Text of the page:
Native Bees in for Heal of a Time
James Clifton, Noosa News, 27th June, 2012
Bees and trees could hold the answer to wound healing problems if a University of the Sunshine Coast PhD student's research into Australian native bees proves a connection.
Biomedical Science researcher Karina Hamilton, 21, received a grant from the National Health and Medical Research Council to conduct Australian studies into whether native Australian (trigona carbonaria) bees or Australia's natural flora give bee propolis wound healing, anti-inflammatory and anti-oxidant properties.
"The big picture is wound healing," Ms Hamilton said.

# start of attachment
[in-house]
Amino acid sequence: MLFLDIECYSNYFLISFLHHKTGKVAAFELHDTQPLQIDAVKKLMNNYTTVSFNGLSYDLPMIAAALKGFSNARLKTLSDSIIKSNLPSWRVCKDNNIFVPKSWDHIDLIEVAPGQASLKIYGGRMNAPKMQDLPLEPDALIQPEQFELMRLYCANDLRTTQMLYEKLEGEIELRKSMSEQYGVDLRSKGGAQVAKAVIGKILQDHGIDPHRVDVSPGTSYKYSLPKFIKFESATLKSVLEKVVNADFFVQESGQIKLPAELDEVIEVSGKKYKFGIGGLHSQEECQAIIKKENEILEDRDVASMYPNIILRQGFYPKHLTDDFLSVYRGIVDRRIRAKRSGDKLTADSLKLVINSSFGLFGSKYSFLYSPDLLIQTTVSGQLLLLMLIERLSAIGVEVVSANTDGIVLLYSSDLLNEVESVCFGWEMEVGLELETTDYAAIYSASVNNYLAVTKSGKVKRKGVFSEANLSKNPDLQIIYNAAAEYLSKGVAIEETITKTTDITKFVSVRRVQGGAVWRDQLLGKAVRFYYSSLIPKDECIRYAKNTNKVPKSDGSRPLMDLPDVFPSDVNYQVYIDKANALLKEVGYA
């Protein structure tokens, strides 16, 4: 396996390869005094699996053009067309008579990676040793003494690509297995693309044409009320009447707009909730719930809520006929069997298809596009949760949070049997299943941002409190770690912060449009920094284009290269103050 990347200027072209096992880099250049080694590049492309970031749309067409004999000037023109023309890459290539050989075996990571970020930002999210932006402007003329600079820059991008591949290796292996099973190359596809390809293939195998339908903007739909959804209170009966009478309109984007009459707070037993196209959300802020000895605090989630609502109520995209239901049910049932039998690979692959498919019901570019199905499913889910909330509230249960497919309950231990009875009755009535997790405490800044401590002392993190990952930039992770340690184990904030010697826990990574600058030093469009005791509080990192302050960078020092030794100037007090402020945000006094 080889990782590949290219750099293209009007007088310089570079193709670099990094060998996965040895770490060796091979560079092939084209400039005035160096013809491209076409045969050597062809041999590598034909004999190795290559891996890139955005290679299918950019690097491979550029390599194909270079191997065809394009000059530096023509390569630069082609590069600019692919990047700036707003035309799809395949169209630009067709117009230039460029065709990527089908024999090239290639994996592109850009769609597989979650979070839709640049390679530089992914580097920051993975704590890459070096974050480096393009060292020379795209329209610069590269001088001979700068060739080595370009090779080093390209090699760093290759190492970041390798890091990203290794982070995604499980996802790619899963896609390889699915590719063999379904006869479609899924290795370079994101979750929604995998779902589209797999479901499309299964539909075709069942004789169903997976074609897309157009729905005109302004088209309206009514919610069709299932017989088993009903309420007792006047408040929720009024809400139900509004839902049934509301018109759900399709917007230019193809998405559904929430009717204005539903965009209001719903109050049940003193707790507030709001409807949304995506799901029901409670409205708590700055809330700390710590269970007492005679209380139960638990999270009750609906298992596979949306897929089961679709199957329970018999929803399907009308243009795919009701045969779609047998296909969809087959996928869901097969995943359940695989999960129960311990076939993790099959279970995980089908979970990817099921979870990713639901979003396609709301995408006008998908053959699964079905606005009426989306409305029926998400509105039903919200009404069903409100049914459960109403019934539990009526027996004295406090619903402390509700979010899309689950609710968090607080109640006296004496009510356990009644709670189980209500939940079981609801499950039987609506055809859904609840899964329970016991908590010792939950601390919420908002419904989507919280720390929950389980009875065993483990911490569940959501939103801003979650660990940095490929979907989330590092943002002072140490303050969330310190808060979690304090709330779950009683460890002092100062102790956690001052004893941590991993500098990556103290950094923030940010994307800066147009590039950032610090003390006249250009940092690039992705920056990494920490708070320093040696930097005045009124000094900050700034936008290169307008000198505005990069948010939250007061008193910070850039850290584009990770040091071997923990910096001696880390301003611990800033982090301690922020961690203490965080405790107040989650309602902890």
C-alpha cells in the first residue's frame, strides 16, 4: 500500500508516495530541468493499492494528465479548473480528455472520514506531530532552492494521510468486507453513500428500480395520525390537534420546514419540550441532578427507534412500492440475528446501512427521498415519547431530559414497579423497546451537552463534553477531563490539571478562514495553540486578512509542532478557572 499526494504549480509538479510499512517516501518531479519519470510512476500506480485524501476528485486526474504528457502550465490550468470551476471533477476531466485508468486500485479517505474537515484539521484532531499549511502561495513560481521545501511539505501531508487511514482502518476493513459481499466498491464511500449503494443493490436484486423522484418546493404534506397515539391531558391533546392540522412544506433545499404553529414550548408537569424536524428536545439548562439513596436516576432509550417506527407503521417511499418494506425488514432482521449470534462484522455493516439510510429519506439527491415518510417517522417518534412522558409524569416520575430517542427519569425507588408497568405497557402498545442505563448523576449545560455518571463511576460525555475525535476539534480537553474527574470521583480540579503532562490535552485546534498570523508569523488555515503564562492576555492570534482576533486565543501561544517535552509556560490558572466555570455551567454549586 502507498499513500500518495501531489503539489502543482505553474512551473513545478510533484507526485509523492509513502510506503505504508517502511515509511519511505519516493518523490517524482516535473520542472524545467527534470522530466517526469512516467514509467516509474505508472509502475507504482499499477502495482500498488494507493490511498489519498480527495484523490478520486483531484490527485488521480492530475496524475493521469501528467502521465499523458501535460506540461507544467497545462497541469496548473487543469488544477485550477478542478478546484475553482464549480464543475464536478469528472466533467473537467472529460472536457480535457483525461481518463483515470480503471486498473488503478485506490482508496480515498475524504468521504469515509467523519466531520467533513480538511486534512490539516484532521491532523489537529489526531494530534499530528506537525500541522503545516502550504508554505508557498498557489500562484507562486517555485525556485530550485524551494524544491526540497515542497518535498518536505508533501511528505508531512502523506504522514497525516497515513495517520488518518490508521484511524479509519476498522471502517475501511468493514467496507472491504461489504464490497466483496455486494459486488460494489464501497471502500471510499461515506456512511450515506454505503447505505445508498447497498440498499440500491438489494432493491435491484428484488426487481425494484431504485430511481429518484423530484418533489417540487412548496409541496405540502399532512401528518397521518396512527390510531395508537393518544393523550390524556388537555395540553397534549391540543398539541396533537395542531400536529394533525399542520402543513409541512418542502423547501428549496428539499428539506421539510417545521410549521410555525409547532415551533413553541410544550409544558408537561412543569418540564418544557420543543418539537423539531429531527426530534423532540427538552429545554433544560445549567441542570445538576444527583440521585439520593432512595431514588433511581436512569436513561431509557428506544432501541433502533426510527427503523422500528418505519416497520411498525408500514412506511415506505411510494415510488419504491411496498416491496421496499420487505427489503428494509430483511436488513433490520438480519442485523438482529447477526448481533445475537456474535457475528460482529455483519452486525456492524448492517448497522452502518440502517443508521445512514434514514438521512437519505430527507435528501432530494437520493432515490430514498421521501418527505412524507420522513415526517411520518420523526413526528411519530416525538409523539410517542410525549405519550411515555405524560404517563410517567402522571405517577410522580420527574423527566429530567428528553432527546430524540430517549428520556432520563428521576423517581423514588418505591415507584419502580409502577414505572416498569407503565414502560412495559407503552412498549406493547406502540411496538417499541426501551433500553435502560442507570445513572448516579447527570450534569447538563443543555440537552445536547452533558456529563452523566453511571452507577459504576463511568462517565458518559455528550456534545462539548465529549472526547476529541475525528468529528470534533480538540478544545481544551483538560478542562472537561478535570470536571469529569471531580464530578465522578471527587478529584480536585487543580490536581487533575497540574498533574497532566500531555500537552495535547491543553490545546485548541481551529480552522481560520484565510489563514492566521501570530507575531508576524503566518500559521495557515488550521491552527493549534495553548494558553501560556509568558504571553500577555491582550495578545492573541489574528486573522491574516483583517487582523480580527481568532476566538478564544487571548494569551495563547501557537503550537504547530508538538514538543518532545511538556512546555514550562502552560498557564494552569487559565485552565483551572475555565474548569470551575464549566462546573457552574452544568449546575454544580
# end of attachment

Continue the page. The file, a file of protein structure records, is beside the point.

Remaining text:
"We want to see if the anti-oxidant and anti-inflammatory properties that we may or may not find contribute to the accelerated wound-healing process."
Her research project will focus on two major factors: to discover the role the bees and the environment play in the properties of bee propolis, and to isolate the compounds that are responsible for the healing qualities.
Ms Hamilton said propolis was more a plant product than a bee product and she believed a combination of the natural habitat, the fauna and flora as well as the native bee and the trees and resins the bees collected made Australian propolis unique.
Propolis is a complex substance and varies depending on what trees the bees are foraging on, while the season and climate make it quite a variable substance…
Her research will look at whether the resin from the corymbia torelliana (known as the cadagi gum) is similar in medicinal properties to stingless bee propolis…